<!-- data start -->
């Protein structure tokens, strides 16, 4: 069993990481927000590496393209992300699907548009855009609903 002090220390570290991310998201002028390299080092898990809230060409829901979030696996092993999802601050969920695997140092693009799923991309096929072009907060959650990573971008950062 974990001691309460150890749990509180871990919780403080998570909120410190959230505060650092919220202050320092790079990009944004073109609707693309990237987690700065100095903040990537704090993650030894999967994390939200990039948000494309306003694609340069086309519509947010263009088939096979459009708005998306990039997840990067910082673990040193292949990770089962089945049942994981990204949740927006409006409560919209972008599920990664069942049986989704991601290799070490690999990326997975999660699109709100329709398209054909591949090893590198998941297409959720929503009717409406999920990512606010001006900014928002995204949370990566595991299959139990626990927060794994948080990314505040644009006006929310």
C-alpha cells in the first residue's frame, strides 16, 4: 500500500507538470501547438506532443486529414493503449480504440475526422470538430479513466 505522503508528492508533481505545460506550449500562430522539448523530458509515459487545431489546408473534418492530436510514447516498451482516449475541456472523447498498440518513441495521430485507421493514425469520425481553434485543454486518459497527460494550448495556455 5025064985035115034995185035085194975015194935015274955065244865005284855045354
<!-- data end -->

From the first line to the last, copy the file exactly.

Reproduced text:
């Protein structure tokens, strides 16, 4: 069993990481927000590496393209992300699907548009855009609903 002090220390570290991310998201002028390299080092898990809230060409829901979030696996092993999802601050969920695997140092693009799923991309096929072009907060959650990573971008950062 974990001691309460150890749990509180871990919780403080998570909120410190959230505060650092919220202050320092790079990009944004073109609707693309990237987690700065100095903040990537704090993650030894999967994390939200990039948000494309306003694609340069086309519509947010263009088939096979459009708005998306990039997840990067910082673990040193292949990770089962089945049942994981990204949740927006409006409560919209972008599920990664069942049986989704991601290799070490690999990326997975999660699109709100329709398209054909591949090893590198998941297409959720929503009717409406999920990512606010001006900014928002995204949370990566595991299959139990626990927060794994948080990314505040644009006006929310």
C-alpha cells in the first residue's frame, strides 16, 4: 500500500507538470501547438506532443486529414493503449480504440475526422470538430479513466 505522503508528492508533481505545460506550449500562430522539448523530458509515459487545431489546408473534418492530436510514447516498451482516449475541456472523447498498440518513441495521430485507421493514425469520425481553434485543454486518459497527460494550448495556455 5025064985035115034995185035085194975015194935015274955065244865005284855045354